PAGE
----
Sound Transit has a new timeline for its [now over] $50 billion scam, Sound Transit 3 (ST3). According to the Seattle Times:
“Light-rail extensions would be built faster than originally proposed, with Everett getting service in 2036, five years sooner than Sound Transit had announced, and Federal Way and Redmond coming online as soon as 2024, under a revised plan released Thursday…”
But the shortened timelines are not the only changes the transit agency made for ST3. The overall cost of the plan would rise from $50 to a whopping $54 billion. The tax rates would not change — but would still continue indefinitely.
Sound Transit’s shortened timelines are a bit too convenient for comfort. You see, as Shift reported, Sound Transit officials previously identified the 25-year wait for light rail to reach Everett and Issaquah – not the staggering price tag – as the hardest selling point of ST3.
Conveniently, that hurdle has just been lowered.
How, you might ask?
Well, according to Sound Transit CEO Peter Rogoff, consultants for Sound Transit discovered that the agency could sell another $4 billion in bonds between the sunset of the current expansion projects and ST3’s 25-year construction plans.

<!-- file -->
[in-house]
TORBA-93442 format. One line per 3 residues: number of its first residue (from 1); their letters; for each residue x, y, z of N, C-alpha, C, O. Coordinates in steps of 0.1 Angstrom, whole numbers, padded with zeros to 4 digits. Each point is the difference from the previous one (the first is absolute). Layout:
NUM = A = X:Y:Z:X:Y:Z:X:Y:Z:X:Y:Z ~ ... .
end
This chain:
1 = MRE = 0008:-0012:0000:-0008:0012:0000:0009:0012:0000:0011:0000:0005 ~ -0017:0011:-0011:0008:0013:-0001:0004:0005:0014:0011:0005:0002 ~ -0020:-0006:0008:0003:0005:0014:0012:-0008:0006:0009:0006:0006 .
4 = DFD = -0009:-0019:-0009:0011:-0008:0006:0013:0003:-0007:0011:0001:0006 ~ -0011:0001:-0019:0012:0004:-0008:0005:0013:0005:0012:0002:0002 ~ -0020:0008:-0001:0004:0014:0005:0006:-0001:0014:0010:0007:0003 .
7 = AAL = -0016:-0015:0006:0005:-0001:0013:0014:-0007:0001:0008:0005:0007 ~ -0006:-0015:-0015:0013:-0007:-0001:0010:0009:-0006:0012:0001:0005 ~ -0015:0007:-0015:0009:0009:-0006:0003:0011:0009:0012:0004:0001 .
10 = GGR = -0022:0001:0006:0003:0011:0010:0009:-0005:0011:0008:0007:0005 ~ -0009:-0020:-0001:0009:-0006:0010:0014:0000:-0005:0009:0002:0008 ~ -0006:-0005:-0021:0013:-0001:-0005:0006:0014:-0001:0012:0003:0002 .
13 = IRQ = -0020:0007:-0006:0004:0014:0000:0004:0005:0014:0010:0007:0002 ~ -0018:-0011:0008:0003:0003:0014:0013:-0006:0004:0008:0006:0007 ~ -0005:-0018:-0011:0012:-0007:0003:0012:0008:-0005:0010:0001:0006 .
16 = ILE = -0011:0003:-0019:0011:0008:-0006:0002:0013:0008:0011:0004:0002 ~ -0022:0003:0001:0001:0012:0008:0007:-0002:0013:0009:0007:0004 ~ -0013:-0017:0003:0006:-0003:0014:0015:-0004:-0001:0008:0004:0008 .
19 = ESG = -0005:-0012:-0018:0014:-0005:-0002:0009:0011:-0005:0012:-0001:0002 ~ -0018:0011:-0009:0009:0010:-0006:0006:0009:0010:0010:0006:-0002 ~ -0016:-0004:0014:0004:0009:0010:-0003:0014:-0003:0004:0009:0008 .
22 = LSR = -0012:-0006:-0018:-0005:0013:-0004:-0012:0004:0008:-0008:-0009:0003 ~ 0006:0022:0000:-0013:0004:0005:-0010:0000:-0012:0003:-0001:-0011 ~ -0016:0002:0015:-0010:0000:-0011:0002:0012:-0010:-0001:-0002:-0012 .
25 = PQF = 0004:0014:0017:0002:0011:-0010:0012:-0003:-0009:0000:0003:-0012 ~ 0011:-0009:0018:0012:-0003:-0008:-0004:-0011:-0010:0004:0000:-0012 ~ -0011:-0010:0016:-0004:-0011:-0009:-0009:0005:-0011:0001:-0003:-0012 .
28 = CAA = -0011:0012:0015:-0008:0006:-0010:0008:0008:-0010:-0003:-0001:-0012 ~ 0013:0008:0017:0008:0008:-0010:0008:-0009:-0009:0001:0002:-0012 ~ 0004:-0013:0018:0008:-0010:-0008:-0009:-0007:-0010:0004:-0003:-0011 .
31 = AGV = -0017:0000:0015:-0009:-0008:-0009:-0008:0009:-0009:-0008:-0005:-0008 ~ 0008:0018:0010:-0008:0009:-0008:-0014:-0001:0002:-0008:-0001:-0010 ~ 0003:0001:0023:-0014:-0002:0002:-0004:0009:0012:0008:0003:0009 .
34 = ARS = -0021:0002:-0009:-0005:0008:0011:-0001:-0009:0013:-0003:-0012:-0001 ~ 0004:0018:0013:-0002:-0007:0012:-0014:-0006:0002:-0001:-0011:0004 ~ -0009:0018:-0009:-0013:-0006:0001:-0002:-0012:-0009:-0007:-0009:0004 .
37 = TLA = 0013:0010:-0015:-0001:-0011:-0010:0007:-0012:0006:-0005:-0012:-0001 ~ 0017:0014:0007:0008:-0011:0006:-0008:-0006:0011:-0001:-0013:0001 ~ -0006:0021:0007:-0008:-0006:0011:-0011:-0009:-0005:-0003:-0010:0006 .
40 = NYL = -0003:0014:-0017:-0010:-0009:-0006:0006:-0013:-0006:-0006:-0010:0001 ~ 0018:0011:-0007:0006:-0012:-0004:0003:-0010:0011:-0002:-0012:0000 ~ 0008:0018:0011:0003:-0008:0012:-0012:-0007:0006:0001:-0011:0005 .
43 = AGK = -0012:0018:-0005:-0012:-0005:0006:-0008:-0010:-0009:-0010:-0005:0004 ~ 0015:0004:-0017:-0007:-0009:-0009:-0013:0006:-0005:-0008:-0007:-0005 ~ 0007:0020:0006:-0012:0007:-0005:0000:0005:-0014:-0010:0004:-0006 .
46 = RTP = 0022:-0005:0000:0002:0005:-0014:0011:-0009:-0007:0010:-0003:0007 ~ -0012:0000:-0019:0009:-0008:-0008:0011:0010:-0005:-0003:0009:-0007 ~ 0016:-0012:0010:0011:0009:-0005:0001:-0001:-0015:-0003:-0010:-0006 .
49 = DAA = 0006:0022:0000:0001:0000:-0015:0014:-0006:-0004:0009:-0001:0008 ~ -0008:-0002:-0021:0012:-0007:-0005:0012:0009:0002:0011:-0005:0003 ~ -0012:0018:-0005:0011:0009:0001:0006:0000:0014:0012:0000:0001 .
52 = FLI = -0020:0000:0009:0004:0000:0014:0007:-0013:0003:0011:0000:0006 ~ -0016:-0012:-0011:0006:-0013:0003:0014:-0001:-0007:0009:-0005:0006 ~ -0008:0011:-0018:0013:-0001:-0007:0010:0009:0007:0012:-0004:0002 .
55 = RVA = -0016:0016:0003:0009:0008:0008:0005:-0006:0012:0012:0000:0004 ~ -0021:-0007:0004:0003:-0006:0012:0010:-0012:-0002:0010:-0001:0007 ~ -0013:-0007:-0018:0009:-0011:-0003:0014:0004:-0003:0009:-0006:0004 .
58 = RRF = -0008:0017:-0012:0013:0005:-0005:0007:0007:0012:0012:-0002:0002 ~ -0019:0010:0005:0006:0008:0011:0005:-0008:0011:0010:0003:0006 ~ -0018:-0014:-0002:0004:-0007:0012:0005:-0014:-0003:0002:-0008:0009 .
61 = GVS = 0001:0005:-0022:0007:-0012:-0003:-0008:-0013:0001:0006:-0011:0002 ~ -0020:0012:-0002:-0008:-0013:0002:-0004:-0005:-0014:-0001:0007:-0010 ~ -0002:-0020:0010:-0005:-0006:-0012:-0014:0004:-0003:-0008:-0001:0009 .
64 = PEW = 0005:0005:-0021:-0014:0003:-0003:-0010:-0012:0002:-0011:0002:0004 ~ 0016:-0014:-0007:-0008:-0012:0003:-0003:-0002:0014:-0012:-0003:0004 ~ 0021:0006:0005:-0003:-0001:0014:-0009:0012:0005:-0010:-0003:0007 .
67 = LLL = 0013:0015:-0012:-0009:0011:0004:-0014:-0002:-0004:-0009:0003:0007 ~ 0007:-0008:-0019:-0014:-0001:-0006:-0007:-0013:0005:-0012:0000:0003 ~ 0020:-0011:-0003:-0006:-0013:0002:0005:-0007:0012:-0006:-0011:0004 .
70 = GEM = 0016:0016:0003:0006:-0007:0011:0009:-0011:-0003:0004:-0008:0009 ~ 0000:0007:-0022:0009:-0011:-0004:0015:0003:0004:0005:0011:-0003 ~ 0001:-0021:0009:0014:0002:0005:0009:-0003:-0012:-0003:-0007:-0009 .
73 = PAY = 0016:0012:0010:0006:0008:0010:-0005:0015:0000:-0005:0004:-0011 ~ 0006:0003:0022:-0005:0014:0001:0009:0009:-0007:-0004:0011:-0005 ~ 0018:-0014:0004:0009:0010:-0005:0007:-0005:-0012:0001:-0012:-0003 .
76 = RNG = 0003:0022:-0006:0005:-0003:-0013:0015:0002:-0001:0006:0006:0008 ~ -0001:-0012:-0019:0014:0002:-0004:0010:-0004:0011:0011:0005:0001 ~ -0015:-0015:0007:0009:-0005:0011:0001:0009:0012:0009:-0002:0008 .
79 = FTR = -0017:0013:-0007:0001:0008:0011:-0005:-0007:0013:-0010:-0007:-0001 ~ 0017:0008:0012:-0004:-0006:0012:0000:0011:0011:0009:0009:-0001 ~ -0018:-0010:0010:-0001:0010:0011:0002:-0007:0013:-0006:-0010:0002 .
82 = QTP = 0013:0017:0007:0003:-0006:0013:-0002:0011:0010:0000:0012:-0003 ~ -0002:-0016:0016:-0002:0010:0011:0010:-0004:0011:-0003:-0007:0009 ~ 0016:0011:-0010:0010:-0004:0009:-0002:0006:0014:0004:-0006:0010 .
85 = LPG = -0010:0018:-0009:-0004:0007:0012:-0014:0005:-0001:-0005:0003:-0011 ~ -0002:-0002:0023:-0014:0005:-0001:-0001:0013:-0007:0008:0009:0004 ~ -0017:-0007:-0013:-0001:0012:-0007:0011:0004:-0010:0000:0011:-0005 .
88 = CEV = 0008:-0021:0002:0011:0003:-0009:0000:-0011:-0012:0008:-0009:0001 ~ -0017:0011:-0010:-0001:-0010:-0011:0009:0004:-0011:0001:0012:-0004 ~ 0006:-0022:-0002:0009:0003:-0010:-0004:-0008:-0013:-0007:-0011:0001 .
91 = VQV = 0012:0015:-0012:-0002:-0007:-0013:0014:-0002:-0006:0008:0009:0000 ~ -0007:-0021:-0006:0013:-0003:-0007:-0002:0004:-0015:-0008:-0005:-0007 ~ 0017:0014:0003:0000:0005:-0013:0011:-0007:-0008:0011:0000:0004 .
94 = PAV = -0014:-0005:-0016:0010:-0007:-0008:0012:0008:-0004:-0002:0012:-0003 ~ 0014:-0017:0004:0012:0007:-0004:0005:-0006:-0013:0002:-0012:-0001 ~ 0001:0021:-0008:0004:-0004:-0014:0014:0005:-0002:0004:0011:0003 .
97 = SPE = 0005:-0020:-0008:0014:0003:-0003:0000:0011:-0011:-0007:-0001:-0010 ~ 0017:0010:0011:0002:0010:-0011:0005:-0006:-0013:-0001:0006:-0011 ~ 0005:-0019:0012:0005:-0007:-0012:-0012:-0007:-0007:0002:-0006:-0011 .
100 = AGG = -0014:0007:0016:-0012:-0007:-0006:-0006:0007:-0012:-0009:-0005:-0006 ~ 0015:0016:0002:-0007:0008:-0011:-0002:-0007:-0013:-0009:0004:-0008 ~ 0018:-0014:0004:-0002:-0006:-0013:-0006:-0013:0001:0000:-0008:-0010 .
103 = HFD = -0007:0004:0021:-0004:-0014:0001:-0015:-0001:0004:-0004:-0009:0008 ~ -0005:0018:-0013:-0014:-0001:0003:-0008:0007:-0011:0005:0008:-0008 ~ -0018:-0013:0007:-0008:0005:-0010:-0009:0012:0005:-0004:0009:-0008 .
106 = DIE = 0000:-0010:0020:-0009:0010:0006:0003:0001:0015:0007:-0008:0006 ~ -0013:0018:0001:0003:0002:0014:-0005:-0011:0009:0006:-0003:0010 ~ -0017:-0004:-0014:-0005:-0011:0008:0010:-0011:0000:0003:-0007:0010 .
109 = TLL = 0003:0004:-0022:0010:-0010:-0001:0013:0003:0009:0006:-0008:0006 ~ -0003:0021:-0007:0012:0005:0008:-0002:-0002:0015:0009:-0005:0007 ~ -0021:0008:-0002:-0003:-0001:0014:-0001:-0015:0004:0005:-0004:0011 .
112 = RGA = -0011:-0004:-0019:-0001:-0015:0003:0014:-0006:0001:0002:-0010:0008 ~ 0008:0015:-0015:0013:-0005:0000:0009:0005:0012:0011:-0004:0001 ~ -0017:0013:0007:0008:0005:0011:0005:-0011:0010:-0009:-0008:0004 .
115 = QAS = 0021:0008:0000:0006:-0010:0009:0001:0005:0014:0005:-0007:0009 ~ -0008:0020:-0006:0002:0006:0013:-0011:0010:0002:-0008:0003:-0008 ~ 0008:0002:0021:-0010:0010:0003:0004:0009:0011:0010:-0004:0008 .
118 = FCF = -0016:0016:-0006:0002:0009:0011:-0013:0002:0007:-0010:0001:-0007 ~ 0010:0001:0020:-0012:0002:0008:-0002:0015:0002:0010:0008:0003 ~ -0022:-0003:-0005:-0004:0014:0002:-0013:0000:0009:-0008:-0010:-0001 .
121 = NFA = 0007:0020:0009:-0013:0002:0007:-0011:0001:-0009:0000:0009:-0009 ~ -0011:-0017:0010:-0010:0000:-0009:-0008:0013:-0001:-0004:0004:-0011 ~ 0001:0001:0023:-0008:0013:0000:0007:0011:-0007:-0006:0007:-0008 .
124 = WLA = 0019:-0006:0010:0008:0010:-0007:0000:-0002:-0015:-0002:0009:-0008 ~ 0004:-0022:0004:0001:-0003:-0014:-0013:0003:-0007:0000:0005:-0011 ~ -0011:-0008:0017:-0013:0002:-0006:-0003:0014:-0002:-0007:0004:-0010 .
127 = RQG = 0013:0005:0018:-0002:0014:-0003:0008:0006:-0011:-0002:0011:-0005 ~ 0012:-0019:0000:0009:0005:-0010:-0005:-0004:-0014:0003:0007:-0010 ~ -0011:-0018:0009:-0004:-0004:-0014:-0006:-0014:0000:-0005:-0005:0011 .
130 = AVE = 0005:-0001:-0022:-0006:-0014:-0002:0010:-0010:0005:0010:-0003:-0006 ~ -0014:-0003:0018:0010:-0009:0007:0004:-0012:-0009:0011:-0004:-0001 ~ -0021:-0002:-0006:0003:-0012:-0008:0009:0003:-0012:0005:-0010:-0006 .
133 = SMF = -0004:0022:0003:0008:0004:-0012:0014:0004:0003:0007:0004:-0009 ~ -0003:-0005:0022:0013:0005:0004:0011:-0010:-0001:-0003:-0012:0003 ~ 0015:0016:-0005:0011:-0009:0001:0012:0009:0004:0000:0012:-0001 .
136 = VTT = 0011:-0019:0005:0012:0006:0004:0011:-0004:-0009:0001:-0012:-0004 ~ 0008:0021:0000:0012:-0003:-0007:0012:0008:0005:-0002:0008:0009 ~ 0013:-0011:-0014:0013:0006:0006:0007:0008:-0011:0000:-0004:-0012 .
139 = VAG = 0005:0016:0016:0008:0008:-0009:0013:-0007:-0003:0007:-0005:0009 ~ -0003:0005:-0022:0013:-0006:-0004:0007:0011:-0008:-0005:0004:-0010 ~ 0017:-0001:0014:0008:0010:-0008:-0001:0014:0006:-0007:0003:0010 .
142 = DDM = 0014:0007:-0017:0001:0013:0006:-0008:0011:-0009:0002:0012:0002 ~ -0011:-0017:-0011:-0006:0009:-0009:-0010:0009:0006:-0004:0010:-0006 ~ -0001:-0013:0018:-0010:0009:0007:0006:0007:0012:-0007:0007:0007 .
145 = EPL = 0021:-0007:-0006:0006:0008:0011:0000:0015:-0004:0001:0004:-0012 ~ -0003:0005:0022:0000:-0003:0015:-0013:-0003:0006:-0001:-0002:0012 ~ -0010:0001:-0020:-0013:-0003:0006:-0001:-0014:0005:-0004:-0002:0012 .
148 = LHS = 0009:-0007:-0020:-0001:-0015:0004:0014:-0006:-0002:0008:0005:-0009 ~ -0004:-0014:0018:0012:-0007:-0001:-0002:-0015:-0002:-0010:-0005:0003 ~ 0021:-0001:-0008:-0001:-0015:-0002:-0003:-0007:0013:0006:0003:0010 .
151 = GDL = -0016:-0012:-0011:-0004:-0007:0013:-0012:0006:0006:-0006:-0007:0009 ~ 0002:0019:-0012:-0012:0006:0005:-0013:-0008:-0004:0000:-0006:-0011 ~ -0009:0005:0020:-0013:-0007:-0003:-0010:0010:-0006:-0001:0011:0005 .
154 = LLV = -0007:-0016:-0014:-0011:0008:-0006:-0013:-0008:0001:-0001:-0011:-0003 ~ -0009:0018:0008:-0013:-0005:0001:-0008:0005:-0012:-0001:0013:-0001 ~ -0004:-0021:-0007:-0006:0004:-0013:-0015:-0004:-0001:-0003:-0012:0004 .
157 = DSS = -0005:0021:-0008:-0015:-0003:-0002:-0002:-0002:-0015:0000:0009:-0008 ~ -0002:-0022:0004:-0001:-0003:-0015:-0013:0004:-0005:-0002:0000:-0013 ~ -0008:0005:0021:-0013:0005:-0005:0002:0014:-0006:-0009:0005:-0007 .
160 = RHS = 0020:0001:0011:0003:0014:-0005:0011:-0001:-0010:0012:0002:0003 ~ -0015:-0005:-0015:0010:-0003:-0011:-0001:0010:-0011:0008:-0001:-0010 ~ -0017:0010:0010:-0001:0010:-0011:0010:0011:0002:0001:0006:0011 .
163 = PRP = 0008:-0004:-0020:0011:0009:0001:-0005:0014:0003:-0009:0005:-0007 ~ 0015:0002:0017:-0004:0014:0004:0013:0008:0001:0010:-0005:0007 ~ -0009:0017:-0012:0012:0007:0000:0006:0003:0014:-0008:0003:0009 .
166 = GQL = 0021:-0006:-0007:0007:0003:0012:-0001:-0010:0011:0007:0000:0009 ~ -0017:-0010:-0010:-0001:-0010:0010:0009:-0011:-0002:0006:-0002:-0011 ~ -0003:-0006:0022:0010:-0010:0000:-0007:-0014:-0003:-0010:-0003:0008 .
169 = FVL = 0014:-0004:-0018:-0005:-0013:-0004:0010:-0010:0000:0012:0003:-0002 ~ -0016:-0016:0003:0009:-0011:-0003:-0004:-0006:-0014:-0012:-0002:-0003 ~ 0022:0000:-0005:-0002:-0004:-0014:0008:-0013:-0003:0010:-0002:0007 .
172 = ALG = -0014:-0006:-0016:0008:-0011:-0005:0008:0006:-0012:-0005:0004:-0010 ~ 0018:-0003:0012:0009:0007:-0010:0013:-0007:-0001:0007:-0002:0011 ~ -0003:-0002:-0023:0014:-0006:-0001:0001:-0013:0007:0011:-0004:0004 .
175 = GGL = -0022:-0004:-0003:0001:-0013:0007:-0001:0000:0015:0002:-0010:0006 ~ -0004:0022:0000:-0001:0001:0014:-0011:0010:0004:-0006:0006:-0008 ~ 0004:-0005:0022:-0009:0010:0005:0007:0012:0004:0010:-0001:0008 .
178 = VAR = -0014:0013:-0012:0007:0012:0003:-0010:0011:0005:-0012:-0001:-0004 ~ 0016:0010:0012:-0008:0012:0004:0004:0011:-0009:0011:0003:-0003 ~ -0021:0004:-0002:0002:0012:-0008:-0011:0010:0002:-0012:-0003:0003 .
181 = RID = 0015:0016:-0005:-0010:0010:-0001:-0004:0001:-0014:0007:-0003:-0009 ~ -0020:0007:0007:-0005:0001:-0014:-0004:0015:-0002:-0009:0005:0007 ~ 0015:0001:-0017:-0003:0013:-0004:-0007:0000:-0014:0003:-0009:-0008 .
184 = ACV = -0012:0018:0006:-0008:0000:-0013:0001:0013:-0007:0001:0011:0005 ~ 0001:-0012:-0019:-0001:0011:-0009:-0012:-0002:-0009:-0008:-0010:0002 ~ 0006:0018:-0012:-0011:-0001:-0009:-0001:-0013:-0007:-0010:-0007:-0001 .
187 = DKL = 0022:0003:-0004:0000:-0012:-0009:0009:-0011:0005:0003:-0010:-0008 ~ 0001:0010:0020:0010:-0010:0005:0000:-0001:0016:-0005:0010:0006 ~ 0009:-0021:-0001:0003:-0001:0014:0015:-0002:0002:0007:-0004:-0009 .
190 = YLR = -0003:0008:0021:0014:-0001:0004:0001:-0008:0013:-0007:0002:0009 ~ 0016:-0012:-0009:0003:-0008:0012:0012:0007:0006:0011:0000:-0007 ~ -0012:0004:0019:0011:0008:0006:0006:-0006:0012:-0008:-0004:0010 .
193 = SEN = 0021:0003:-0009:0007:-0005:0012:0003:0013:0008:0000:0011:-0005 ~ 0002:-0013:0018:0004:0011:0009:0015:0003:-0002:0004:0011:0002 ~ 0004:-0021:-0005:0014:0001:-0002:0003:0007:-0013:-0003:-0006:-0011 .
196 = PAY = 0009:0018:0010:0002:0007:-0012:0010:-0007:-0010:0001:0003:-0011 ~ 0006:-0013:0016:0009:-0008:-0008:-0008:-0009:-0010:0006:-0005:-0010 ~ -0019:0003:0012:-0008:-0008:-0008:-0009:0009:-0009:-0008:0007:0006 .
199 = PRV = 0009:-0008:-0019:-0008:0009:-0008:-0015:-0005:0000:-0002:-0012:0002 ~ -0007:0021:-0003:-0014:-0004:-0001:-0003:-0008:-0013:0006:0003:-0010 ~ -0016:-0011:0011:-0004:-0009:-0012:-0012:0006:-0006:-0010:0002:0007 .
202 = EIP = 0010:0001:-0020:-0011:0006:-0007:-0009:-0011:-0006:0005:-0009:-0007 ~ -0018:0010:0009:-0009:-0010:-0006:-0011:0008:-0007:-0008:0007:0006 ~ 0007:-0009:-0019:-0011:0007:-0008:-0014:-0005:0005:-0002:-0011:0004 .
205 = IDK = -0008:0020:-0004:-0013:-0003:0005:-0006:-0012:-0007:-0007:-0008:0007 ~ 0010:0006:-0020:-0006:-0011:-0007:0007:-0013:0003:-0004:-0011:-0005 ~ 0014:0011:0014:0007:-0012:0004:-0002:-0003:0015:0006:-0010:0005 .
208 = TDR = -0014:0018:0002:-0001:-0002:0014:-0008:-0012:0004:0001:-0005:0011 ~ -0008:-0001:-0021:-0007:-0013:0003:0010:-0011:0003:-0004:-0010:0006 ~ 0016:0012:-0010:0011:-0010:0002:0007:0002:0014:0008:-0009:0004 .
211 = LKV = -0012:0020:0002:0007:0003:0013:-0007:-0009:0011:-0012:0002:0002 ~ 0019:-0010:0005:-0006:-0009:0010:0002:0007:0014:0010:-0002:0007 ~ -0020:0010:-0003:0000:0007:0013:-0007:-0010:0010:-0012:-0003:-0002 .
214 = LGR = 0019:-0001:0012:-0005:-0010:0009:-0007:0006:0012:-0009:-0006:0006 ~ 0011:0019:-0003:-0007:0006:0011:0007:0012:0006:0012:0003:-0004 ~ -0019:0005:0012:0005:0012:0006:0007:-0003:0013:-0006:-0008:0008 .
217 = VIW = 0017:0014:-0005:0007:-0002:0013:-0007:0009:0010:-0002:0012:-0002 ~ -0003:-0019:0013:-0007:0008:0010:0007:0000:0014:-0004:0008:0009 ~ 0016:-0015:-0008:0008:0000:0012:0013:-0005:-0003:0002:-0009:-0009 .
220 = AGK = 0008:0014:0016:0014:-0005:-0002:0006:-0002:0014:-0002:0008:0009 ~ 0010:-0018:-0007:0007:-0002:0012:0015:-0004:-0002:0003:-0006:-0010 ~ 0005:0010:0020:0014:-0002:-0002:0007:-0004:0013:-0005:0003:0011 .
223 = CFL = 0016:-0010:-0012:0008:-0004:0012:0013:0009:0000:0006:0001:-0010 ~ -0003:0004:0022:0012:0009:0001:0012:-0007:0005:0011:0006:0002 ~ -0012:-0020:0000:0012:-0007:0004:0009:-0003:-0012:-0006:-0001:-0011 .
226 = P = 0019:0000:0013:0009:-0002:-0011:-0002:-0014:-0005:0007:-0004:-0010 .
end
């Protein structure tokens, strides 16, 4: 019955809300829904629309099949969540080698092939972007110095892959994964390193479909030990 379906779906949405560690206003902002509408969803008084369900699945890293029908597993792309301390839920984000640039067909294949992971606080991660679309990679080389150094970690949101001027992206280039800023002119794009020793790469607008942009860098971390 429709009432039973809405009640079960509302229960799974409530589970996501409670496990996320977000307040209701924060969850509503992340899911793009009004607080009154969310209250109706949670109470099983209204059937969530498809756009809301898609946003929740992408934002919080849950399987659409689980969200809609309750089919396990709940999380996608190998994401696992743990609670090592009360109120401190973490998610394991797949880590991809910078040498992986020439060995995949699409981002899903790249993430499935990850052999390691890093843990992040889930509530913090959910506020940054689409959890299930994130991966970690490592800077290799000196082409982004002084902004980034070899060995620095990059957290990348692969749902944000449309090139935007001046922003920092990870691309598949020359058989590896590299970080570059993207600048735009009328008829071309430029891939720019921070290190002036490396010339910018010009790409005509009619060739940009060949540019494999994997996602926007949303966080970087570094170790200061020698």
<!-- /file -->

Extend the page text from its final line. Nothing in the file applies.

What an extremely convenient discovery.
We’re not the only ones who find Sound Transit’s new timeline suspicious. KIRO Radio’s Jason Rantz summarized his suspicions:
“There were dramatic new financial assumptions that just so happened to address the majority of concerns with people saying they’d vote no? Where did this new strategy come from and how long did it take to devise? Either they were always there and due to incompetence you didn’t give us the correct strategy to begin with or you’re revising things around in a way to placate concerns, with no intention of following through.
“I don’t believe the new strategies because I don’t trust the messenger. And sudden new strategies that change projects for the better can lead to sudden new strategies (after this ST3 package passes) going back to the old timeline. There are no guarantees.”
Either Sound Transit officials have not done their due diligence prior to asking voters for an over $50 billion plan (they are incompetent), or they are now misleading voters (they are untrustworthy).
A whopping $50 billion (now $54 billion) is a lot to ask of taxpayers without assessing every possible option. So, if it’s incompetency, voters cannot trust the agency with more of their hard earned dollars.
The other possibility is that Sound Transit officials are simply playing with the numbers, shortening the timeline to make ST3 more appealing. They know they won’t finish by the proposed timeline, so they don’t mind the convenient lie. If that’s the case (and, if the past is any indication, it very well could be), then voters cannot trust the Sound Transit.
Either way, by moving the timeline, Sound Transit just re-enforced its image as an untrustworthy government agency.